6. Many Bulgarians Wear a Red Thread on Their Wrist

Red threads are the most spread Bulgarian ‘amulet’ that keeps one from ‘bad eyes’. You will be surprised to see how many Bulgarians actually wear those treads.

Some wear them because they respect the traditional beliefs and customs that are still part of the Bulgarian culture. 

There are many who wear them because they actually believe that red treads are protective (the best public health measure before wearing masks was introduced).

‘Bad eyes’ means that folks are envious and that their envy might cause you bad luck in your life. They might be envious of success, physical looks, fortune, luck, and anything else for that matter. Wearing a red thread will protect your good fortune.

It is the Bulgarian variant of the Nazar Boncuk charm or Turkish Eye Bead, which also might be an ethnic leftover from the Ottoman rule in the country.

7. Mothers Are Often Spilling Water for Good Luck

Spilling water is a folk custom in Bulgaria, Turkey, Serbia, and some other Eastern European countries.

Moving water is perceived as pure, taking all the negativity from one place. That’s why, (usually) mothers are the ones who spill water when their children start their first day of school, have exams, are graduating, are getting married and so on. 

For every important event, water is spilled behind the person’s back so that any possible bad luck will disappear with the flowing water.

Running water also symbolizes mobility and ease of movement, so spilling it also means wishing someone a good flow of their work.

8. Opening an Umbrella Inside Is a Blasphemy

You should never ever open an umbrella inside because it brings bad luck (instantly). The origins of this belief are quite murky.

It is a still-existing cultural phenomenon that people avoid opening umbrellas inside. And not only in Bulgaria. This belief exists in various other modern places.

For example, there was a Roman woman who opened her umbrella only moments before her house collapsed. Also, the British legend about a prince who accepted two umbrellas from a visiting king and died only a couple of months later.

This superstition may be similar to the one “Don’t walk under a ladder” which also exists in Bulgaria and also means bad luck to do so.

However, both superstitions might have a practical purpose which is preventing folks from doing anything that may be slightly dangerous.

And that’s not all folks. 

There are many more superstitious beliefs in Bulgaria such as:

“Never leave your purse on the floor because you won’t have money”; or “Never go back once you get out of your home because it will bring you bad luck during the day”; “Never sit at the edge of the table because you will never get married” and so on.

The territory of the present-day Bulgarian nation stands in the region where the ancient Thracian civilization existed (before they were conquered by the Roman Empire). 

The Thracians were known for their gold-making, fierce warriors, and the gladiator Spartacus. So you shouldn’t be surprised if you get around some Thracian tombs, as there are some 15,000 of them spread around the country.

9. UNESCO Heritage Sites

There are seven cultural and three natural UNESCO Heritage Sites in Bulgaria: 

The ancient city of Nessebar which is situated on the shores of the Black Sea;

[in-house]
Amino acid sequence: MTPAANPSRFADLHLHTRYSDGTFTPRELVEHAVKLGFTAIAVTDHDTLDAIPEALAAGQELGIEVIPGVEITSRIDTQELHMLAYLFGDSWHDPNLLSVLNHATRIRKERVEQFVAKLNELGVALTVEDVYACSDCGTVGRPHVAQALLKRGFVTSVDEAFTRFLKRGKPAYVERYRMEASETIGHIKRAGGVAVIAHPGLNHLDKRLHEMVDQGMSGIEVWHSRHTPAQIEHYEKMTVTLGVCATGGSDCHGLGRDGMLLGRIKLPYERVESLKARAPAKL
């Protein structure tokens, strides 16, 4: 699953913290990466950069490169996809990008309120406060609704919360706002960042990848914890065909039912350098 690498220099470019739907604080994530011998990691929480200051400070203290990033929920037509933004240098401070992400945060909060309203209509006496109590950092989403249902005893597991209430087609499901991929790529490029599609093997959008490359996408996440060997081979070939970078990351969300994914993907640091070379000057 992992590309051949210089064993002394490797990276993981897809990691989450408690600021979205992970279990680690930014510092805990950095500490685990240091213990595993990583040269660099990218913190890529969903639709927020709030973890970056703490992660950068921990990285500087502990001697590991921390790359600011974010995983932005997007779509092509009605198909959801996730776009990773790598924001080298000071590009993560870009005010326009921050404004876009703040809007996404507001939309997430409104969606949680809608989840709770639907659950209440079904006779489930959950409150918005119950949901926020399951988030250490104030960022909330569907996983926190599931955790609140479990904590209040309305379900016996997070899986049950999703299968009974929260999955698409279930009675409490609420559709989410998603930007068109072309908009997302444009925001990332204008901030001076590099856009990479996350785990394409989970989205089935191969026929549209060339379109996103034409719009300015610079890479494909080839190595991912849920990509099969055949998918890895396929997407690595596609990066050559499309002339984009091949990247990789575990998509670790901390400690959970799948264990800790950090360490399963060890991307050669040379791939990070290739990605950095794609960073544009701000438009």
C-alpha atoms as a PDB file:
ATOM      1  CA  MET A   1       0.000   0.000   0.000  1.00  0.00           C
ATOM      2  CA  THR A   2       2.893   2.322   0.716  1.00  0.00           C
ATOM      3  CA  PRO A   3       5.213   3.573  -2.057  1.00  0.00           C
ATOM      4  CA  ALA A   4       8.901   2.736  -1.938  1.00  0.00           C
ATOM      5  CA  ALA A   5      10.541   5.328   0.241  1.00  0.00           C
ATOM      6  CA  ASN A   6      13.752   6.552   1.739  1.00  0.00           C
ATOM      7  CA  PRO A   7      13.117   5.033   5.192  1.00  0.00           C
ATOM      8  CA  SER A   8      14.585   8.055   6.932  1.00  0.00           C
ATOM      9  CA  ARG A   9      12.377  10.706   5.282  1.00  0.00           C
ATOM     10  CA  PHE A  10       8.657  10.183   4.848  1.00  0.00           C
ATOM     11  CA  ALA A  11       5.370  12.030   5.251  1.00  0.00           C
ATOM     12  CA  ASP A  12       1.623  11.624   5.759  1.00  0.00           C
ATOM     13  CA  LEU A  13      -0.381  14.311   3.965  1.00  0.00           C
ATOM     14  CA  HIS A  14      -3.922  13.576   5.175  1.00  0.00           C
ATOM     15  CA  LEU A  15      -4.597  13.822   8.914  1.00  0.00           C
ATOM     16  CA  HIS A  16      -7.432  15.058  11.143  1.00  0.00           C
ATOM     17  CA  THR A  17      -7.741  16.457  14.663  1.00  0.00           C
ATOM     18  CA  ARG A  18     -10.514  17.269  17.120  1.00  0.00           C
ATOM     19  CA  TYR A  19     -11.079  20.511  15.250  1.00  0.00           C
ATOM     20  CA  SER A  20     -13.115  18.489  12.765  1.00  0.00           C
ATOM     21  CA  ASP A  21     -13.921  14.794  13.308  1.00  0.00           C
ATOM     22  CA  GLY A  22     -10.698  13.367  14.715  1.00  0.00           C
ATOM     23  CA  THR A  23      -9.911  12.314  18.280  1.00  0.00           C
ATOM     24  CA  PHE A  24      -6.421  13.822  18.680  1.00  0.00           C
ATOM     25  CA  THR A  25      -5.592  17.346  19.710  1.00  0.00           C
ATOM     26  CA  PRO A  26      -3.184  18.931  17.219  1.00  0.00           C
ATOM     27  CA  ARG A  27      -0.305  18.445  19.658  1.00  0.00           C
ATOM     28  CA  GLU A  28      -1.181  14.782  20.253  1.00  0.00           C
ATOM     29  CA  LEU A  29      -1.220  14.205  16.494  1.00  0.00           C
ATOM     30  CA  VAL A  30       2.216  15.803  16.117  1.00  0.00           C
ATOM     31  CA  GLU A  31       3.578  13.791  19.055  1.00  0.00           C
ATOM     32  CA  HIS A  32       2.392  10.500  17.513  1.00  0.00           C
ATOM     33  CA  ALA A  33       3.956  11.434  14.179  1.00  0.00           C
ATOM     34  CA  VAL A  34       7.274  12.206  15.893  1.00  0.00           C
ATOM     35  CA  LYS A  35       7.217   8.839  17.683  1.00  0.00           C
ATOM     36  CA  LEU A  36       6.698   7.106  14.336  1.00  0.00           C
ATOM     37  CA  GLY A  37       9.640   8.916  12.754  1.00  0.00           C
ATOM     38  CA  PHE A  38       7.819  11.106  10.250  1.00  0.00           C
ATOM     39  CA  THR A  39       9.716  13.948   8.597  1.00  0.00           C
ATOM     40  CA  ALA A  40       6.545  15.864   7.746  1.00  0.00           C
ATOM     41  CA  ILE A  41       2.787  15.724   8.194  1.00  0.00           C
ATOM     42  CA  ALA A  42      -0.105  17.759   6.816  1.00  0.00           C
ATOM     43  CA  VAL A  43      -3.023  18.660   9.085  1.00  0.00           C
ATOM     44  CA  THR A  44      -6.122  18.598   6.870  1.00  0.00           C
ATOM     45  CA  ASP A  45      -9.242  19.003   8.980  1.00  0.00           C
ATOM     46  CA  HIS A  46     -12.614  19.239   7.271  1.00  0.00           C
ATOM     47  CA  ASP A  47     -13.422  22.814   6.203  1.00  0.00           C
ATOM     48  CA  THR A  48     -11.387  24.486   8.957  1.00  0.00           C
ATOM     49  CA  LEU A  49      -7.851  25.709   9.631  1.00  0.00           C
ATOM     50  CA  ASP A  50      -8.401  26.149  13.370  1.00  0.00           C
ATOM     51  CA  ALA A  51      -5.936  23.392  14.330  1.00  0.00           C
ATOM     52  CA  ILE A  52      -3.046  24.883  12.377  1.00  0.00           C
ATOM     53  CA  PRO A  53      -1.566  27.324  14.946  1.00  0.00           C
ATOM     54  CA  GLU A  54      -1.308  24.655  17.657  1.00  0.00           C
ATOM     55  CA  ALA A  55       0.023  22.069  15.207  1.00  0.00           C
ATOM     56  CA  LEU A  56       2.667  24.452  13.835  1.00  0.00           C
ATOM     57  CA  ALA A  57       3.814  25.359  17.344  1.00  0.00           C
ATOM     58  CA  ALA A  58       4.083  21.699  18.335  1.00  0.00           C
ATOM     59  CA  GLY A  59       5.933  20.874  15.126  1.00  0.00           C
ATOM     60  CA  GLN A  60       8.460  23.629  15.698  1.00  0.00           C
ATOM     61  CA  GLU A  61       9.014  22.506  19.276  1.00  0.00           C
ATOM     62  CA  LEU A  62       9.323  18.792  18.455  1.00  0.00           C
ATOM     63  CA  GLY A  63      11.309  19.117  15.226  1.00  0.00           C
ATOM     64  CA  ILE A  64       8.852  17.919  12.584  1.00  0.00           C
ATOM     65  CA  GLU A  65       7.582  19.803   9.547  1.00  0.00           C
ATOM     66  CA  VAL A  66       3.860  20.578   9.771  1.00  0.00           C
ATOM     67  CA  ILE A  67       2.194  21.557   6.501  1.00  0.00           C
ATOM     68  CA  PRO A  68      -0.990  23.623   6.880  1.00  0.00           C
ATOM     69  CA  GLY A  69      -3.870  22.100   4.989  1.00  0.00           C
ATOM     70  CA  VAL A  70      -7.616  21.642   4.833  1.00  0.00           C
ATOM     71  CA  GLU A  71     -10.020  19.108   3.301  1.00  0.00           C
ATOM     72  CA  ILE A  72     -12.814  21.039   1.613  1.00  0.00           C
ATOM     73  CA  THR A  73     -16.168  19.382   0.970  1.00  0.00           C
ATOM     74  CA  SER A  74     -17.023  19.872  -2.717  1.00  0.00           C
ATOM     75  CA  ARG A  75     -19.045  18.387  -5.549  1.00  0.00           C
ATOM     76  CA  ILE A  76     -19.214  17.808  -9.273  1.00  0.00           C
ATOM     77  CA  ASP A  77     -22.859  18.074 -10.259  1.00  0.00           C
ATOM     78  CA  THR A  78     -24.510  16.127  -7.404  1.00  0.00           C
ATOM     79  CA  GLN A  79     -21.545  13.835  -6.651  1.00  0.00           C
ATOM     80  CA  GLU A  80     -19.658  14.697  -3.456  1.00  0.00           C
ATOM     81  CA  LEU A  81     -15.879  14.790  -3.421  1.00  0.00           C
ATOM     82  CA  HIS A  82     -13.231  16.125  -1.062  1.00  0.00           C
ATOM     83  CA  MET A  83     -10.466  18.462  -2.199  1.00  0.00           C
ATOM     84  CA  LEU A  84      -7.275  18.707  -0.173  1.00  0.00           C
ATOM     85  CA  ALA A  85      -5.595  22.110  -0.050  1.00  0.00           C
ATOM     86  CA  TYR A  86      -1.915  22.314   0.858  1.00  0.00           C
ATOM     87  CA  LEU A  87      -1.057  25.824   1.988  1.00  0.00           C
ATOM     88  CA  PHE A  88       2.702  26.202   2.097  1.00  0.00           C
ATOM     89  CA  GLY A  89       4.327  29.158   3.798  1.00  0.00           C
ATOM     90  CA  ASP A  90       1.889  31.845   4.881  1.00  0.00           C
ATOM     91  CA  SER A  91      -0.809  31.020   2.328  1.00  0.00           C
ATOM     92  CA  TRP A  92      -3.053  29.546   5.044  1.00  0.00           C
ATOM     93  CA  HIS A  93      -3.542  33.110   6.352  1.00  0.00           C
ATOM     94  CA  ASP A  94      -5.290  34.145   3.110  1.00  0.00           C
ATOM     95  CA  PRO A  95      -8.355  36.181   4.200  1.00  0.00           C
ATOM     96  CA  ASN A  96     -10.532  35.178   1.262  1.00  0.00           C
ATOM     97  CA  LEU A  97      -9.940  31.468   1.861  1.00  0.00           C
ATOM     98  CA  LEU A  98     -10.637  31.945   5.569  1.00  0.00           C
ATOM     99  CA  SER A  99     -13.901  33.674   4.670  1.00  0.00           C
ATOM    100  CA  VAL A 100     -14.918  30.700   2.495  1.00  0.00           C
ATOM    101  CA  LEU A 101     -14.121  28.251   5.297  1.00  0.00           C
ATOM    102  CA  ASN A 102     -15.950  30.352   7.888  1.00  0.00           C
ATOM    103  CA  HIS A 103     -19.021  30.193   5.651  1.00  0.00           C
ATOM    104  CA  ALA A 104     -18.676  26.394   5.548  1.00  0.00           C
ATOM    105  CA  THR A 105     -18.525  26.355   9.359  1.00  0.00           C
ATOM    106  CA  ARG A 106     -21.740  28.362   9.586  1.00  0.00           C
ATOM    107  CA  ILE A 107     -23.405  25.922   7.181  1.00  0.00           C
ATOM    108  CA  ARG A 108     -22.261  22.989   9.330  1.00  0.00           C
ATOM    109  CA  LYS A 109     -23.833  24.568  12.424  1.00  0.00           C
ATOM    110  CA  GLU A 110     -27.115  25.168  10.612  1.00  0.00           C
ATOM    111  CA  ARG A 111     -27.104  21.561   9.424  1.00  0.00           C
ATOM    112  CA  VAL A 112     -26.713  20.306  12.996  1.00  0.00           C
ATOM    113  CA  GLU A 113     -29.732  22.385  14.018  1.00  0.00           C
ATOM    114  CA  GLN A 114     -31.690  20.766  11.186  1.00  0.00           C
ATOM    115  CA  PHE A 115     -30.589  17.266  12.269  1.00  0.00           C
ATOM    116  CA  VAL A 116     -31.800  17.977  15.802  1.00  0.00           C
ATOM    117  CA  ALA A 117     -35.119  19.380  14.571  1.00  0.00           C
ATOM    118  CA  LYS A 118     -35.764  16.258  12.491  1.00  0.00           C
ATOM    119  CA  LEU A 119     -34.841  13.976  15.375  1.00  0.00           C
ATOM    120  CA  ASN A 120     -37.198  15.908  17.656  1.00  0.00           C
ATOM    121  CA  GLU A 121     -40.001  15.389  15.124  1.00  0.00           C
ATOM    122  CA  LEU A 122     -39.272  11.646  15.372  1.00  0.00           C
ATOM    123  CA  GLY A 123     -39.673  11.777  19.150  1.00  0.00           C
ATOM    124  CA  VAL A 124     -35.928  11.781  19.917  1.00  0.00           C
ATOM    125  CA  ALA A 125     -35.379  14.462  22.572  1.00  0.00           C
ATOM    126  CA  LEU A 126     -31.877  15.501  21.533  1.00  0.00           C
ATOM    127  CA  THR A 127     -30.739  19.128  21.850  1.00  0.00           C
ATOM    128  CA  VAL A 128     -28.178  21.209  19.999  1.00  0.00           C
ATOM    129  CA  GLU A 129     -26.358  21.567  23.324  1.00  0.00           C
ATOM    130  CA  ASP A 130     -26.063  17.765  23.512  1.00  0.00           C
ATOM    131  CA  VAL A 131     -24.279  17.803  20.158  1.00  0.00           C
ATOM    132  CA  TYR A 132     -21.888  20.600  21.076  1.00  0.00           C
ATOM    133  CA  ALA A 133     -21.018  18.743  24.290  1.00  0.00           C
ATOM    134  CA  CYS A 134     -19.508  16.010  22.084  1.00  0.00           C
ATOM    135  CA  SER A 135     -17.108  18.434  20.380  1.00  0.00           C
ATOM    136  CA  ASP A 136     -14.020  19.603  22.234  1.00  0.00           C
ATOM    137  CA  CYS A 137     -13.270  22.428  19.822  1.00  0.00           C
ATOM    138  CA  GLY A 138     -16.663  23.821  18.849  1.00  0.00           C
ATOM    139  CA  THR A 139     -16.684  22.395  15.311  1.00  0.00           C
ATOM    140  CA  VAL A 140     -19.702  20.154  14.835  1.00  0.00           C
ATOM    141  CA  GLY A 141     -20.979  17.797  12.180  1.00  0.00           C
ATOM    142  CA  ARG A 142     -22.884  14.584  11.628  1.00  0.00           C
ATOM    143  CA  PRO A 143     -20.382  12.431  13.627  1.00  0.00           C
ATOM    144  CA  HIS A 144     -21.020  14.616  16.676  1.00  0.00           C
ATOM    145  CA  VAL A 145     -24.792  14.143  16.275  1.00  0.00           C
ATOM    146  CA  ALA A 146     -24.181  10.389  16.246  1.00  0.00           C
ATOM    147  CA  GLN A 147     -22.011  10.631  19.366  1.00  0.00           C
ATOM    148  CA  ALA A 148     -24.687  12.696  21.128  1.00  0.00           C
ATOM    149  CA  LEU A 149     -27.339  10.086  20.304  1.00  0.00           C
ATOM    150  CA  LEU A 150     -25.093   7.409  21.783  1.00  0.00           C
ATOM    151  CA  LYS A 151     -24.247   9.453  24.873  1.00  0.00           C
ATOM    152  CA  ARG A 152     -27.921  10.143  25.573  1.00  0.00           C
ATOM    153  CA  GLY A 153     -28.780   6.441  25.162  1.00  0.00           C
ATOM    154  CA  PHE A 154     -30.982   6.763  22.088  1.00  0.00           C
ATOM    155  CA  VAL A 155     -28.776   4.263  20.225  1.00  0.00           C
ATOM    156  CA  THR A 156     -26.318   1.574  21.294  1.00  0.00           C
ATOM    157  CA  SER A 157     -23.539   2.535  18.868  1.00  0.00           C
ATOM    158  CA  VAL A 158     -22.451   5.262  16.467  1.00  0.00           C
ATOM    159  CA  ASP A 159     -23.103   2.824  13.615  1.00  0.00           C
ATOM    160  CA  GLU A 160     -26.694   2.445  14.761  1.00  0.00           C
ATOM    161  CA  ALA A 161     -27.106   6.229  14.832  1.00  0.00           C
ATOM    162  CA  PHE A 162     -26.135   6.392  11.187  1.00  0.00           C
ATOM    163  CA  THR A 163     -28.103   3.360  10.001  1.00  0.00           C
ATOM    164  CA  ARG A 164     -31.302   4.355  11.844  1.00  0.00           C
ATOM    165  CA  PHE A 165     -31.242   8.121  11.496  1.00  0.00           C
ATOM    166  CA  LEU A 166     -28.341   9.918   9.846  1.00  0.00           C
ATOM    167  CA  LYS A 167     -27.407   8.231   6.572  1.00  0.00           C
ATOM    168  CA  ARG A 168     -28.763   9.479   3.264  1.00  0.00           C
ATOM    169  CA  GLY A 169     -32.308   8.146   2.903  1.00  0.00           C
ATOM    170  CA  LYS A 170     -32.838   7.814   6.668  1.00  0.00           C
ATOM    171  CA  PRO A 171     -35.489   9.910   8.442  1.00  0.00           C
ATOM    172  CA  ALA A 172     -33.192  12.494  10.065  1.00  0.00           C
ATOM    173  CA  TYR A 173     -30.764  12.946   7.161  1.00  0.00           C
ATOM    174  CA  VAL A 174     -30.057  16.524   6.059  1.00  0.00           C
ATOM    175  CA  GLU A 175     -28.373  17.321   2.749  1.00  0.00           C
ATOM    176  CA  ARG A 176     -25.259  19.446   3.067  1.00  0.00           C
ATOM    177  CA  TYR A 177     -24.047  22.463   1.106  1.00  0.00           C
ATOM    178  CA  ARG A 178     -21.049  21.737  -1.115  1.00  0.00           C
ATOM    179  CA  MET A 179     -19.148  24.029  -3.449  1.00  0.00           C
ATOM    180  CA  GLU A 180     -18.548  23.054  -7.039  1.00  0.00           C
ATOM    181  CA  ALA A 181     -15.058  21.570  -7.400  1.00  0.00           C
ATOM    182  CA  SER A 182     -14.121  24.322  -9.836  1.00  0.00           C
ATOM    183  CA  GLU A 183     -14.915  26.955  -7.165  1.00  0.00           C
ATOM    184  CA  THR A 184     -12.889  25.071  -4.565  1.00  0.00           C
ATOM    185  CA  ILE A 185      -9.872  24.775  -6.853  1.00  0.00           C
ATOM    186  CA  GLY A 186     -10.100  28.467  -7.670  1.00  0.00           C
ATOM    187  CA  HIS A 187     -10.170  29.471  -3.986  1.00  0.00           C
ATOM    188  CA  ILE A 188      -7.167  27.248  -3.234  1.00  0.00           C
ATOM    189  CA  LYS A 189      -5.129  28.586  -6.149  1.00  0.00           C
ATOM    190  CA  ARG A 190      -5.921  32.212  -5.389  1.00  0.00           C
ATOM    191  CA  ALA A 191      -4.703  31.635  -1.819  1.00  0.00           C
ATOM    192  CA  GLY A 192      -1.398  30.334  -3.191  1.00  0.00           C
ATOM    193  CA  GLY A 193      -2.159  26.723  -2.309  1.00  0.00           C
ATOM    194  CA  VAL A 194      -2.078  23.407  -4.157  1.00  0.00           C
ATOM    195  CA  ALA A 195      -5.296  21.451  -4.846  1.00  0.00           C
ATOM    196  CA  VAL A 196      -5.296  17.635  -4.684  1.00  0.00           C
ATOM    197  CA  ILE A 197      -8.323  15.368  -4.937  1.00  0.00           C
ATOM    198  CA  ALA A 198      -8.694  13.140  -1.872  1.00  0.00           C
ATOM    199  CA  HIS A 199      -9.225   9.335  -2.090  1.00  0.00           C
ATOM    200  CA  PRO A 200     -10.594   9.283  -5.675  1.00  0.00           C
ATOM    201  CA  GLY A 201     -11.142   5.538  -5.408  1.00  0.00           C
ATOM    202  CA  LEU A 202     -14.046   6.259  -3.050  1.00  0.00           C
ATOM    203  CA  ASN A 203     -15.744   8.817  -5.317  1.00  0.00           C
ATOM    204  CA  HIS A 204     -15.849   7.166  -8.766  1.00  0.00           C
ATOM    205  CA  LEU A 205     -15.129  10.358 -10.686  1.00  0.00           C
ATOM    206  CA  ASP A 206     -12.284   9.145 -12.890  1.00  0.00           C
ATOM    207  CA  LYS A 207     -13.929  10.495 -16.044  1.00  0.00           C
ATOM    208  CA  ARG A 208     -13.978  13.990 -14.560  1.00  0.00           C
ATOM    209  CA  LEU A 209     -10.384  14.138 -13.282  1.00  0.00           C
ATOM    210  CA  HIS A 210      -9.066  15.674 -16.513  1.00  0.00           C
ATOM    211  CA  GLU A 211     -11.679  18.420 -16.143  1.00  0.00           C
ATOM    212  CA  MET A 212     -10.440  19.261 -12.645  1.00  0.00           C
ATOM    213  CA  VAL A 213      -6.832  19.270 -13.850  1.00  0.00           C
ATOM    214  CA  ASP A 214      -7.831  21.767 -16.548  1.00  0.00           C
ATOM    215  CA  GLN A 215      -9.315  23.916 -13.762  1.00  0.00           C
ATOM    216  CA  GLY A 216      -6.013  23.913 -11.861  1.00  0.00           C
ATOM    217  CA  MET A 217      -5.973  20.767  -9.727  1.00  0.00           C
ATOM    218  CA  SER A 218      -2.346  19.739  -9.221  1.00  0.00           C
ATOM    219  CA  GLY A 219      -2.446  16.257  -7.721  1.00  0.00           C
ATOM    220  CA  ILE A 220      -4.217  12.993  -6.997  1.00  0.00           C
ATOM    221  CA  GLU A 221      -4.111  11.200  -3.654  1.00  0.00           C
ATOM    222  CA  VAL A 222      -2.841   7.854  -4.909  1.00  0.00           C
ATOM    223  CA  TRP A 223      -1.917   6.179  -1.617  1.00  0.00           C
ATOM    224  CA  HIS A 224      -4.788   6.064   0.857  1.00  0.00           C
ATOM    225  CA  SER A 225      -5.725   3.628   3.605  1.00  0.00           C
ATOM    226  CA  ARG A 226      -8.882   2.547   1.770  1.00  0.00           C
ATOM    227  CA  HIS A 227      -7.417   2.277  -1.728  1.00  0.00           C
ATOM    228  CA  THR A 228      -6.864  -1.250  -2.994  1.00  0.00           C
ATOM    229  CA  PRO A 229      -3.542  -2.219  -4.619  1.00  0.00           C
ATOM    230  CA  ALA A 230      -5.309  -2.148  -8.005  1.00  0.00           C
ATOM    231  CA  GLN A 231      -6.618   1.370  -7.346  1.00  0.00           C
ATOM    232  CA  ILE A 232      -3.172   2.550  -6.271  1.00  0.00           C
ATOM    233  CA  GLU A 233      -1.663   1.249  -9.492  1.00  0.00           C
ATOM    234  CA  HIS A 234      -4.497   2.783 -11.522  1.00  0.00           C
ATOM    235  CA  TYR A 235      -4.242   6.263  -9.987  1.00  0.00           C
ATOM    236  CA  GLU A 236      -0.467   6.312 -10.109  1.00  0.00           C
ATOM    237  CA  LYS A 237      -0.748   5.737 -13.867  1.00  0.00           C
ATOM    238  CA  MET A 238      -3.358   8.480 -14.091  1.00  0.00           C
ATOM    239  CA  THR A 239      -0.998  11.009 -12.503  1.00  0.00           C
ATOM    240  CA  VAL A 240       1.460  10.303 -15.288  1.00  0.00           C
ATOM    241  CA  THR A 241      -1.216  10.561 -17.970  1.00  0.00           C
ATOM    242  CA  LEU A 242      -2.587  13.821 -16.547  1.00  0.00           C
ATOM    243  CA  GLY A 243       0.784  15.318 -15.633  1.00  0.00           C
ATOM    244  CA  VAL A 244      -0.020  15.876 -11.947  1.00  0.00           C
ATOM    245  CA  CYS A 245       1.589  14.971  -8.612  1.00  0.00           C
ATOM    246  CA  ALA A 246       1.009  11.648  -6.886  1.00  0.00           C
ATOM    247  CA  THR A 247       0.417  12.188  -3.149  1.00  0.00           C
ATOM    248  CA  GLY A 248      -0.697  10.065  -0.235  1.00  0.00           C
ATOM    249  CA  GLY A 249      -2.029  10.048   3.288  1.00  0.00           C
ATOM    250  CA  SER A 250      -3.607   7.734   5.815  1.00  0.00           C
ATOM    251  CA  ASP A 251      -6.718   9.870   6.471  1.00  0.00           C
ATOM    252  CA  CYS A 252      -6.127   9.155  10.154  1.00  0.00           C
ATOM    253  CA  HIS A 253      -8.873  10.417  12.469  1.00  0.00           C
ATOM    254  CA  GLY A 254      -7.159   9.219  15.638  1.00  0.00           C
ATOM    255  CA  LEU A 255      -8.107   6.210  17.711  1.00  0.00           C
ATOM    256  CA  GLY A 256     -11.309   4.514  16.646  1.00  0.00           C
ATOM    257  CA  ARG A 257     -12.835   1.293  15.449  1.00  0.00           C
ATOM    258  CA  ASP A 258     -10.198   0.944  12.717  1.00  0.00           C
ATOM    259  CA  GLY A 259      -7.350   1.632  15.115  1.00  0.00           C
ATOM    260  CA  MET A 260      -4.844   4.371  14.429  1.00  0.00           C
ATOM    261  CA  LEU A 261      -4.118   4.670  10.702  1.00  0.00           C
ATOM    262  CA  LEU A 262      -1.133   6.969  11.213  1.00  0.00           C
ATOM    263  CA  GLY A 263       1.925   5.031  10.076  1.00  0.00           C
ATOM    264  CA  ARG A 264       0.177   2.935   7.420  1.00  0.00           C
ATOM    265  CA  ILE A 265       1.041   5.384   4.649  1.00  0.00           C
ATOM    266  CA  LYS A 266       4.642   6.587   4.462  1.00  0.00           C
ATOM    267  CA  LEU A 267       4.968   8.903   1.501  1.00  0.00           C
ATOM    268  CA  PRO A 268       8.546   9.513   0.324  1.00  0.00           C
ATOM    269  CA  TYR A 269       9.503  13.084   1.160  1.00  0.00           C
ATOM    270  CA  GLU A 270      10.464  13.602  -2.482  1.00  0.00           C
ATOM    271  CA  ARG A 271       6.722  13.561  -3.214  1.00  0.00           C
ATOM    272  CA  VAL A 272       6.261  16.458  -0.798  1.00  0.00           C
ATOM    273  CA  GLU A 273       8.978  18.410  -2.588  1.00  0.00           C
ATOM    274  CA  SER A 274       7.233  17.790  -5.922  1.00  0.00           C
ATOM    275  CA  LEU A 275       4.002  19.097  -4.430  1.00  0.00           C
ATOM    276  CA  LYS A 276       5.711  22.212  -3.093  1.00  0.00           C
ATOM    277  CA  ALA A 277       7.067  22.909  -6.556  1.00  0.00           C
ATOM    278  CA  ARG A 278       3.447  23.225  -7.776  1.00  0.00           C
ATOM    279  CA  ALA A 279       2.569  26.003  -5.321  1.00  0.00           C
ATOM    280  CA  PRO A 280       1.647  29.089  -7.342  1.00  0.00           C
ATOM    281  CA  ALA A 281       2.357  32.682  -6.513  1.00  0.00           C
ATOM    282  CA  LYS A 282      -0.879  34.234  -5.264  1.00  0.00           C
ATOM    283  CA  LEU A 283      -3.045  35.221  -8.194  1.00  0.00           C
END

Boyana Church on the outskirts of Sofia has one of the most complete and perfectly preserved monuments of east European medieval art;

The Madara Rider, a unique relief, representing a figure of a knight triumphing over a lion. It is carved into a 100-m-high cliff near the village of Madara in north-east Bulgaria;

Rila Monastery – founded in the 10th century by St John of Rila is a monument that symbolizes the awareness of a Slavic cultural identity following centuries of occupation;

The Rock-Hewn Churches of Ivanovo -a complex of rock-hewn churches, chapels, monasteries and cells, located in the village of Ivanovo, in the valley of the Roussenski Lom River;

The Thracian Tomb of Kazanlak which contains the best-preserved artistic masterpieces from the Hellenistic period in the country;

The unique Thracian Tomb of Sveshtari is a beautiful architectural survivor of the culture of the Getes;

The Ancient and Primeval Beech Forests of the Carpathians and Other Regions of Europe;

The Pirin National Park and Srebarna Nature Reserve.

The highest peak on the Balkan Peninsula is located in Bulgaria – Musala peak with an altitude of 2925 meters high is located on the top of the Rila mountain. 

Although high, Musala is not so difficult to climb up. Rila mountain is part of the Rila National Park where you can hike the route of Rila’s seven lakes and also visit the Rila monastery.

10. The Cuisine

One of the most important things in this country is the cuisine. To really enjoy Bulgarian cuisine you have to relax and give yourself time for all the small table rituals. 

The meal can start with the famous Shopska Salad, made from tomatoes, cucumbers, onion/scallions, raw or roasted peppers, sirene (white brine cheese), and parsley that is best served with rakia – the national brandy (and extremely popular in Eastern Europe) [3].

Or with Tarator – a yogurt and cucumber soup [4].

One of the most popular meals is the Kebapche (just like anywhere else in the Balkans), which is grilled minced meat with spices. The meat is pork or beef.

Then a must-try-food is the fish – a grilled sea bass, sea bream, the fried scat and the red mullet, and the calamares.

Another must-try is the Banitsa – a popular pastry in all Balkan countries. It is made with eggs, filo pastry, filled with eggs and baked in the oven. There are many variations in the filling, both salty (spinach, leeks, cabbage) and sweet (apple, pumpkin with sugar, walnuts). 

And the golden rule – if a grandma (it doesn’t have to be yours) invites you to eat you can’t refuse. Actually, it is kind of impossible to refuse. 

Also, no matter how much you eat they will never be satisfied and will often sit next to you and just keep saying how little you eat. So, no matter what – eat everything that a Bulgarian grandma cooked for you.

Related articles:

16 Most Popular Bulgarian Dishes

11 Best Bulgarian Desserts

The Bottom Line

This country has a little bit of everything for anyone’s taste – It has unique architecture all around, ancient monuments, beautiful sand beaches, great mountains for hiking, tasty cuisine, and very warm and friendly people.

The best of all – even though it is part of the EU, Bulgaria is still relatively cheap.

If you liked this article make sure to check out this one about Ukrainian people.